Fig. 12
figure 12

Source: Own survey results, 2020/21

Predictive margins and average marginal effects of remittance’s predictive values.

Conclusions and recommendations


This study has provided valuable insights into child labour profiles in Raya-Kobo and Angot Districts. The descriptive results highlighted the alarming prevalence of child labour, with children working an average of 49.9 h per week. It was also observed that children were involved in household tasks from an early age and that gender-based roles existed for children. This study also revealed that important issues including conflict, inflation, and different socio-cultural elements significantly exacerbated child labour and caused millions of children to drop out of early education. The study also employed an ordered probit regression to analyze the factors influencing the degree of harm experienced by children while working. Thirteen explanatory factors were examined, including household age, income diversification, land fragmentation, livestock density, family size, household head education level, cart ownership, rural transportation, remittances instrumented, and social shocks.

The statistical analysis revealed that all of these variables, except for wealth index, economic shock, and sex of home heads, had a significant influence on the level of injury children experienced at their workplaces. Factors, such as household age, income diversification, land fragmentation, livestock number, and social shocks, were found to directly exacerbate children’s levels of harm at work. On the other hand, family size, cart ownership, household head education, and access to rural transportation were identified as factors that can improve children’s working conditions by reducing the extent of damage they are exposed to.

These findings highlight the multifaceted nature of child labour and the various factors that contribute to the vulnerability of children in these districts. The study provides important insights for policy-makers and stakeholders in devising interventions and strategies to address child labour and improve the working conditions of children. However, it is essential to note that this study has certain limitations. First, the research only focused on two districts, which may limit generalizability to other regions. Additionally, the study relied on self-reported data, which may introduce bias or inaccuracies. Future research could overcome these limitations by expanding the scope to include a more diverse sample and utilizing more objective measures of child labour and its impact.

Overall, this study sheds light on the problematic issue of child labour in Raya-Kobo and Angot Districts and provides valuable insights into the factors influencing the degree of harm experienced by children. It is hoped that these findings will inform effective interventions and policies to combat child labour and promote the well-being of children in these communities.


Based on the study’s findings, it is recommended that various stakeholders work together to develop and implement policies and strategies that prioritize the well-being of children, including the following:

  • Government actors at all levels should design policies and strategies that protect young children from hazardous household activities by taking into account their age and vulnerability.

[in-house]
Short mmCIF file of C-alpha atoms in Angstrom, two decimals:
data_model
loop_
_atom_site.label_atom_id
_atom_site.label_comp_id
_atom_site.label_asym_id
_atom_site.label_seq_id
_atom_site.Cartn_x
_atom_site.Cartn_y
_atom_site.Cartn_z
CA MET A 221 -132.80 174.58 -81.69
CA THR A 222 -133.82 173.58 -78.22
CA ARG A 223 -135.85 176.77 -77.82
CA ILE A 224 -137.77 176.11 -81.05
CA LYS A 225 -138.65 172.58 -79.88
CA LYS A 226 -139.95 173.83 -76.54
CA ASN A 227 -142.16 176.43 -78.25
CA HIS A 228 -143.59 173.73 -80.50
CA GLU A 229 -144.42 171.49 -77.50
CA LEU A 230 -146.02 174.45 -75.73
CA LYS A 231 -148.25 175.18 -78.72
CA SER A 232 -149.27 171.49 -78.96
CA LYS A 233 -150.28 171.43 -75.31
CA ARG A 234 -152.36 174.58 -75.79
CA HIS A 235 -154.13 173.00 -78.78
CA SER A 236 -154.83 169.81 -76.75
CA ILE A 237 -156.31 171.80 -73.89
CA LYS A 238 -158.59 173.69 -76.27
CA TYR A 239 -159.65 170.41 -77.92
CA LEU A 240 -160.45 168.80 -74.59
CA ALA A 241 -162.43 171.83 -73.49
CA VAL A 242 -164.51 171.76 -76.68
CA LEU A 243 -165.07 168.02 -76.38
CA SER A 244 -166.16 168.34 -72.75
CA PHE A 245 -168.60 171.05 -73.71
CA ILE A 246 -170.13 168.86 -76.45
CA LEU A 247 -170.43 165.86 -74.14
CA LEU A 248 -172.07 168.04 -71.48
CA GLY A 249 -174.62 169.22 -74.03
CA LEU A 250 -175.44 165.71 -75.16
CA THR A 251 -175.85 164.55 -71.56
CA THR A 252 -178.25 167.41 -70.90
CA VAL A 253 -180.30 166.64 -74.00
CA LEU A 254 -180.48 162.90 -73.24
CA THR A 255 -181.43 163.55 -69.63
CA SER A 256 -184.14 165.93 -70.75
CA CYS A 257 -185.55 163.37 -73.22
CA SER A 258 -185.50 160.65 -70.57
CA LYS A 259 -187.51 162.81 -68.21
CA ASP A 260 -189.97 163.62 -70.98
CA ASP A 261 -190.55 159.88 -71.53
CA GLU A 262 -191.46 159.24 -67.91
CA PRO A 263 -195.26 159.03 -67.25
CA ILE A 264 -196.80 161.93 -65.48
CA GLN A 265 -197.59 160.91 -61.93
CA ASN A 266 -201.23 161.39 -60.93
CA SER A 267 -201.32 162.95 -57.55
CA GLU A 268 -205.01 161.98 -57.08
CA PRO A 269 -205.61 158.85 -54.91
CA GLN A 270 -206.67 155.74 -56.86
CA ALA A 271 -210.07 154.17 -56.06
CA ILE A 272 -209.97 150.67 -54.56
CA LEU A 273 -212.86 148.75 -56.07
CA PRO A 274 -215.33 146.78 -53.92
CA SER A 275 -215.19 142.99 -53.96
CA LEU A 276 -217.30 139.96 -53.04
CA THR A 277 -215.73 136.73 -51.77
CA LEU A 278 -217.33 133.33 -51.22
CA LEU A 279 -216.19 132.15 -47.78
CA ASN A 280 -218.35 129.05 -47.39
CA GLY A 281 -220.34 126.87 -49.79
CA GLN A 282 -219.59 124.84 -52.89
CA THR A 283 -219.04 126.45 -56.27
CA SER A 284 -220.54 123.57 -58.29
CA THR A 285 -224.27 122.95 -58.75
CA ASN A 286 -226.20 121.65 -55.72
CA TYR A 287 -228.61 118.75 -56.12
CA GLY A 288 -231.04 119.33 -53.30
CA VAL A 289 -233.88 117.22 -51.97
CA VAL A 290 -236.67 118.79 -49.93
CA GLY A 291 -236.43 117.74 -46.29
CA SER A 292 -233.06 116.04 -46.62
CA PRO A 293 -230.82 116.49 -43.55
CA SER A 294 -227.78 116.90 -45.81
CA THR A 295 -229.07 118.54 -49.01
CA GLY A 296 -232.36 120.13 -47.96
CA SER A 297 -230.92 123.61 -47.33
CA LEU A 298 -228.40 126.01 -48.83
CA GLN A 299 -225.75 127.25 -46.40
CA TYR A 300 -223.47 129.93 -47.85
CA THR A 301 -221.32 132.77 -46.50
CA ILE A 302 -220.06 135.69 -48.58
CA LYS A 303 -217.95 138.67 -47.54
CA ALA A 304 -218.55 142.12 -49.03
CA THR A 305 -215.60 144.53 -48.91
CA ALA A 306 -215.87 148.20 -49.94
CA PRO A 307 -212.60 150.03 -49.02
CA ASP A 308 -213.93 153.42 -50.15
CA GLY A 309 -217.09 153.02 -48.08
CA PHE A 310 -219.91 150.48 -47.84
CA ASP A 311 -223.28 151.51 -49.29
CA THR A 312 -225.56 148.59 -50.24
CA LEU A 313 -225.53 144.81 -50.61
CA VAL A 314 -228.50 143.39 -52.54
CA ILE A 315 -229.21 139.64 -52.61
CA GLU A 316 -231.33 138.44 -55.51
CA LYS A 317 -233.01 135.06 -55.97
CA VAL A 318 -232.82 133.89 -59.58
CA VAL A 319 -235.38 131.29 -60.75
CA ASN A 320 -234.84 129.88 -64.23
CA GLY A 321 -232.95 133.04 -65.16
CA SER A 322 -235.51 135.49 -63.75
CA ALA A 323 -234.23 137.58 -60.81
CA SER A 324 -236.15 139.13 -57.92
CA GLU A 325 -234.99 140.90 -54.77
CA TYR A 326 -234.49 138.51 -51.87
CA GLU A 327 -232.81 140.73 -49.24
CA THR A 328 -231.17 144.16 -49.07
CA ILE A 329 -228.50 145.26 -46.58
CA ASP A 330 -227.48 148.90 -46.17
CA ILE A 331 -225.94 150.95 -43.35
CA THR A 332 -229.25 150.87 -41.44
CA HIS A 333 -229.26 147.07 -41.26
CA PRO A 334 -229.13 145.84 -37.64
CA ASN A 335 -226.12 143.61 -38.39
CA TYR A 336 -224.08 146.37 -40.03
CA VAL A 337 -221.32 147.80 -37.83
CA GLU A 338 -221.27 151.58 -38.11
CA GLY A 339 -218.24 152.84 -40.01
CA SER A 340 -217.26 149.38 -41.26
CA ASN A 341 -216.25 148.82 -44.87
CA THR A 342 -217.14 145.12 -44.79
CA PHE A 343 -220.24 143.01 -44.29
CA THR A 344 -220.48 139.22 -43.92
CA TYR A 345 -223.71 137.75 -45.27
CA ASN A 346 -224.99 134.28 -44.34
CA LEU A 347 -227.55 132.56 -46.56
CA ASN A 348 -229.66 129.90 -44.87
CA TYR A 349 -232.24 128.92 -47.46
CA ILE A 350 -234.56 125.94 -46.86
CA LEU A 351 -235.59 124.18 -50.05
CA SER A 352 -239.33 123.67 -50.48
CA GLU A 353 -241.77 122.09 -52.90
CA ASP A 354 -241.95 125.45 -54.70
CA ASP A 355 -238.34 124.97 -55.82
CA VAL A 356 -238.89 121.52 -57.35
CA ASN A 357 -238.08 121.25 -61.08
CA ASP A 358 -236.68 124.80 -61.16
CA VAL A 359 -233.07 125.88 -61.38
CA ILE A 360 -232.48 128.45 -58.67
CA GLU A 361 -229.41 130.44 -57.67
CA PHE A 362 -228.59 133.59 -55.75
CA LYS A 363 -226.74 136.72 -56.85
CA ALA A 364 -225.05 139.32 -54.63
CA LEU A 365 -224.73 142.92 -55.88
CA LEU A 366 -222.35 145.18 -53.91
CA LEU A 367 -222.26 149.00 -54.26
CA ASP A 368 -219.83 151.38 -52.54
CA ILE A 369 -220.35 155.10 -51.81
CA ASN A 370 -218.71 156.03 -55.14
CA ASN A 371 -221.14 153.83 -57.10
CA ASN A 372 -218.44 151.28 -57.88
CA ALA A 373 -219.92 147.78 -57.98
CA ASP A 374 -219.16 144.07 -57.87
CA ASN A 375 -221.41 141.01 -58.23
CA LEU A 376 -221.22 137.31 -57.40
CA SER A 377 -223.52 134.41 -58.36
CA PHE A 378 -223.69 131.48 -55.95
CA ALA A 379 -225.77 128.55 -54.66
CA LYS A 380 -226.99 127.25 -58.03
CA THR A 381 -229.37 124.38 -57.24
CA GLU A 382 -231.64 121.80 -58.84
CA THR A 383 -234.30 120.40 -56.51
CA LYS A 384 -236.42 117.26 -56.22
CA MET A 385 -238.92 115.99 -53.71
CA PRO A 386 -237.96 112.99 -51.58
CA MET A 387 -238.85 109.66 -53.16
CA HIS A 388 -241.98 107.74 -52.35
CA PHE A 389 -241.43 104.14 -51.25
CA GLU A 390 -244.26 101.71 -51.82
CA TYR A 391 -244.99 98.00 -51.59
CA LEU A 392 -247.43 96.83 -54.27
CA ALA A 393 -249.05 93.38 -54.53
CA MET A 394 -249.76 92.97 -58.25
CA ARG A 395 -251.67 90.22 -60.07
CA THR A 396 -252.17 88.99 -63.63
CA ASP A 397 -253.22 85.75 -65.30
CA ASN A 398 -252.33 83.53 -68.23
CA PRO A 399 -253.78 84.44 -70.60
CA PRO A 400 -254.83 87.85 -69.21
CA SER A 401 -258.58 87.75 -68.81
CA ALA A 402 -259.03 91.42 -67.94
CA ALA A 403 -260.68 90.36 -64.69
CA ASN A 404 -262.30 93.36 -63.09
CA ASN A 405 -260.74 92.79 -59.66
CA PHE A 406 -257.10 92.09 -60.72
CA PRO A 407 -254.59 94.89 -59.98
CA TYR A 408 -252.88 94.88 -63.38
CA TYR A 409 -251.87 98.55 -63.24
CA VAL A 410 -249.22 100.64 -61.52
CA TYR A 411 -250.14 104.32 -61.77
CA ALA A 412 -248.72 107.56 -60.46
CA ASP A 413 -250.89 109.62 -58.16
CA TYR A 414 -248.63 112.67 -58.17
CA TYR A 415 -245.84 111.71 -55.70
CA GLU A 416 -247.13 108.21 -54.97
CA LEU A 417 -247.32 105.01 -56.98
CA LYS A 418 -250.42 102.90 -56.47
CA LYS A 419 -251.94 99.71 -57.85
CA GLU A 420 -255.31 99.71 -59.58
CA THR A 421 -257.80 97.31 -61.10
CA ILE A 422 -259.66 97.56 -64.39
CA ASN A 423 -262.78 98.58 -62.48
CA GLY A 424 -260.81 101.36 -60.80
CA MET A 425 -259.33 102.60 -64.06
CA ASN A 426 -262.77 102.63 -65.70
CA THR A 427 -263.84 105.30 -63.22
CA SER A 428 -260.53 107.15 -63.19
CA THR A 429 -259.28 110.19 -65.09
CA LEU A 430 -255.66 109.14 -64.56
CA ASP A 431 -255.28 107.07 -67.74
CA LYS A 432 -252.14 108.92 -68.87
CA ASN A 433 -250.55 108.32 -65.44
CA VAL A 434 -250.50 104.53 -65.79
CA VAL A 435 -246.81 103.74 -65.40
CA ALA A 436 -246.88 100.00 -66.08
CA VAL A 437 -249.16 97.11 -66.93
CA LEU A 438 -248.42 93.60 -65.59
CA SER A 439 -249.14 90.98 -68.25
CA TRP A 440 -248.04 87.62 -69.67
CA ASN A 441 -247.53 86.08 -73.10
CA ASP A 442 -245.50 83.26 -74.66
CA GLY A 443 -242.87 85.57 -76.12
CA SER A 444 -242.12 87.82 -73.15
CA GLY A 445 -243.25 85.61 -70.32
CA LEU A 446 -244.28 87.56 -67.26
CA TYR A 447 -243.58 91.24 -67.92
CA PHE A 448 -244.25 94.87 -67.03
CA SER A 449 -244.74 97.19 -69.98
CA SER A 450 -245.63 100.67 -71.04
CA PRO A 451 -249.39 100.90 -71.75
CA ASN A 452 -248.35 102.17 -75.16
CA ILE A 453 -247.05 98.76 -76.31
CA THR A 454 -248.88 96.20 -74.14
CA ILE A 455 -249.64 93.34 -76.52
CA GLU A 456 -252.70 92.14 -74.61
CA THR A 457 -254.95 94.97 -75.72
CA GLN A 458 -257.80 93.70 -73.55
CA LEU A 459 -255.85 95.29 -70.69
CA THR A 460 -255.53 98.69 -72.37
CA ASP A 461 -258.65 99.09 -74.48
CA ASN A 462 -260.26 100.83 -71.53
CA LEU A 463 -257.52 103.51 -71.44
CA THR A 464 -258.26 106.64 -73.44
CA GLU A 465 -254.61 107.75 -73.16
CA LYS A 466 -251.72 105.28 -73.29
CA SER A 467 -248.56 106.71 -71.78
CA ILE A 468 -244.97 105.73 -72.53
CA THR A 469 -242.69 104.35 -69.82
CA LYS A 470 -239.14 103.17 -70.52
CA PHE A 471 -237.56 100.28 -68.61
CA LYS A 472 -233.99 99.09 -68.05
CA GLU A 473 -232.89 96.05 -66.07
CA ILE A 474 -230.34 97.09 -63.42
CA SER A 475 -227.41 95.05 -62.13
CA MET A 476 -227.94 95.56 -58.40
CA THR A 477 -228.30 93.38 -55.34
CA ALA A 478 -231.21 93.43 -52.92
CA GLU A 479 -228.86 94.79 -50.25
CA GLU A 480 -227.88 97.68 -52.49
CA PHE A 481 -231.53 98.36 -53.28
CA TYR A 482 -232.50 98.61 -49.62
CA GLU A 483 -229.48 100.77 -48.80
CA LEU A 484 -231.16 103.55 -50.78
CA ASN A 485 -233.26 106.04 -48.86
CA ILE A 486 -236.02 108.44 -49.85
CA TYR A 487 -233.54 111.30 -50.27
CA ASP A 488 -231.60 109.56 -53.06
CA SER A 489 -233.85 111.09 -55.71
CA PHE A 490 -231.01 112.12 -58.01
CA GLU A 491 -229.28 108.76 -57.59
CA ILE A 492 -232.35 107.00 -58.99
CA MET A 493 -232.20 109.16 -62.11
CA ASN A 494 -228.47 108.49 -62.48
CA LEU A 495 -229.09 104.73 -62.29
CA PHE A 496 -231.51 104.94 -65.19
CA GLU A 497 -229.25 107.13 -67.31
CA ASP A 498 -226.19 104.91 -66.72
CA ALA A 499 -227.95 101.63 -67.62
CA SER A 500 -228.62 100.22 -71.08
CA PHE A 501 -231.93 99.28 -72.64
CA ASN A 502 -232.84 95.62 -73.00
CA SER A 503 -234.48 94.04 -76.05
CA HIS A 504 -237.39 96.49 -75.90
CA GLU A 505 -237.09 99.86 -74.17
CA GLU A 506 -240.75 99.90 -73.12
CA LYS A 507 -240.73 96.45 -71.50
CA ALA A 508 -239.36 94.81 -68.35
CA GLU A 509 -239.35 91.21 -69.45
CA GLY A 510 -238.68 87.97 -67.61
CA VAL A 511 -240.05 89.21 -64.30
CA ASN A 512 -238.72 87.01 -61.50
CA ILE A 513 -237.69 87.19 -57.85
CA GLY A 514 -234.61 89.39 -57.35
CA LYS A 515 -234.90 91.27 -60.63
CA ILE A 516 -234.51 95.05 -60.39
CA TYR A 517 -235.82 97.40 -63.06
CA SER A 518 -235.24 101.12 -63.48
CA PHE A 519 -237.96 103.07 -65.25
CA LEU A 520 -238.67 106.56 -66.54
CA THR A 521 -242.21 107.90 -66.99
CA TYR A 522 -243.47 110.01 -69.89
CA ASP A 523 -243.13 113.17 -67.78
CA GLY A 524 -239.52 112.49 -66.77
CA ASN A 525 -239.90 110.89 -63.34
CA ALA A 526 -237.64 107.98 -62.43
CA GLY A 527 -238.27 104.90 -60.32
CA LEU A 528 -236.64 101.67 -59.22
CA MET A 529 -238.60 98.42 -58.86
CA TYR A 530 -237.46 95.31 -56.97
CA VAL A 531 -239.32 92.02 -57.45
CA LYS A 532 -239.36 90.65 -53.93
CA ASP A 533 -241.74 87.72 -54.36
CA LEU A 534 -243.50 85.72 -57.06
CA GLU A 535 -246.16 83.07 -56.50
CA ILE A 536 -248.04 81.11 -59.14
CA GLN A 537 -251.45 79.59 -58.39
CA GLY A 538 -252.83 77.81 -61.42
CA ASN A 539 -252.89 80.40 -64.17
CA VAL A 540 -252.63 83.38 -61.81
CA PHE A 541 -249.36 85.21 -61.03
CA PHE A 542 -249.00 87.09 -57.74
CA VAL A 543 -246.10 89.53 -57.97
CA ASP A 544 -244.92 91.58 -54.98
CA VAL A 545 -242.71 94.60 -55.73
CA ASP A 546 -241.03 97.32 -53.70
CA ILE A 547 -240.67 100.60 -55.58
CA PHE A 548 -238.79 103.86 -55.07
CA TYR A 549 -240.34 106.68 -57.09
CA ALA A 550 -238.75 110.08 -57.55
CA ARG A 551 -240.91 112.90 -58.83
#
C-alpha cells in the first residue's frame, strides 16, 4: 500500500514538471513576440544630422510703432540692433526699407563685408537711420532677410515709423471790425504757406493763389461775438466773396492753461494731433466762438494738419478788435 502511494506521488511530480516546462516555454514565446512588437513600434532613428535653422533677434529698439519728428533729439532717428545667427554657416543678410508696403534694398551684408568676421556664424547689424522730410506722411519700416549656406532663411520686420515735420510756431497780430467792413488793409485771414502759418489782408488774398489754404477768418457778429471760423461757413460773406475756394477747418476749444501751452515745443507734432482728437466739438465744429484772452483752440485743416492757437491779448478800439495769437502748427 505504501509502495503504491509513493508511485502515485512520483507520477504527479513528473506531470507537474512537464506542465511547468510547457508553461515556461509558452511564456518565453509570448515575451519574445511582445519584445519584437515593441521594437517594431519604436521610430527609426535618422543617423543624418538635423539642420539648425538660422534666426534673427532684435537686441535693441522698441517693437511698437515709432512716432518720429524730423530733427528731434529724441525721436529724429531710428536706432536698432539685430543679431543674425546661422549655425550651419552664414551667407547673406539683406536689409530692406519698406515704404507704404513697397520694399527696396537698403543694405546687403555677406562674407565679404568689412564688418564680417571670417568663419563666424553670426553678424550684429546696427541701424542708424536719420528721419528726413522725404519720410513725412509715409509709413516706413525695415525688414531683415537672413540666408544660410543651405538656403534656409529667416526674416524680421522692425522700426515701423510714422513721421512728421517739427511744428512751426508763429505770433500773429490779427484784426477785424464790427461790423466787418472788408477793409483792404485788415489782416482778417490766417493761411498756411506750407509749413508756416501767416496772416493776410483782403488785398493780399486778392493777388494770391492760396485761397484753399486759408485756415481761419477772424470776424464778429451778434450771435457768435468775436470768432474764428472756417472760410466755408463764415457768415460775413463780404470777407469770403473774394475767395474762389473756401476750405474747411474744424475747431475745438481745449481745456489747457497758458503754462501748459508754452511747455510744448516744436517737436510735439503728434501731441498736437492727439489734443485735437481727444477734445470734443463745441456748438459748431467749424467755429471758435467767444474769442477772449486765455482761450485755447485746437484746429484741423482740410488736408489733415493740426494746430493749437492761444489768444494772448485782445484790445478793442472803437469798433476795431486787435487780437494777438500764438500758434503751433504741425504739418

• Educational institutions (mainly Universities) should involve in raising awareness among communities about the negative impacts of child labour, and the importance of children’s early education through various means such as farmers’ field schools and public assemblies, to eliminate harmful child labour practices.

  • NGOs should engage in providing training and capacity building for local agricultural stakeholders, such as farmers, extension agents, religious leaders, and politicians, with a focus on child labour, its detrimental effects, and the significance of early education for children.

  • Transport service provision organizations at all levels need to improve rural transportation infrastructure by repairing damaged roads, building new ones that connect rural areas to towns or main roads and farmers’ croplands to at least feeder roads.

  • Financial institutions should encourage rural households to invest in carts improved vehicles to facilitate the delivery of farm inputs and other goods providing credit. They should also support educational institutions to enhance their capacity for universal early education for all children in their school age.

Upcoming studies should investigate the obstacles to enhancing inclusive early education implementation systems and intervention strategies in Ethiopia and beyond.

Availability of data and materials

Data will be available upon formal request of the corresponding author.


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Mengistu Weldeyesus: “Conceptualization, methodology, software, formal analysis, investigation, data curation, writing original draft preparation, writing review and editing, and visualization. Bamlaku Alemu: Validation, software, supervision, and editing.

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Correspondence to Mengistu Abate Weldeyesus.

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Appendix A

Appendix A

See Table 8

Table 8 Average marginal effects of explanatory variables

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Weldeyesus, M.A., Alemu, B.A. Profiles of child labour: prevalence, activities, contexts, and children’s harm extent in Raya-Kobo and Angot Districts, Ethiopia. ICEP 18, 4 (2024).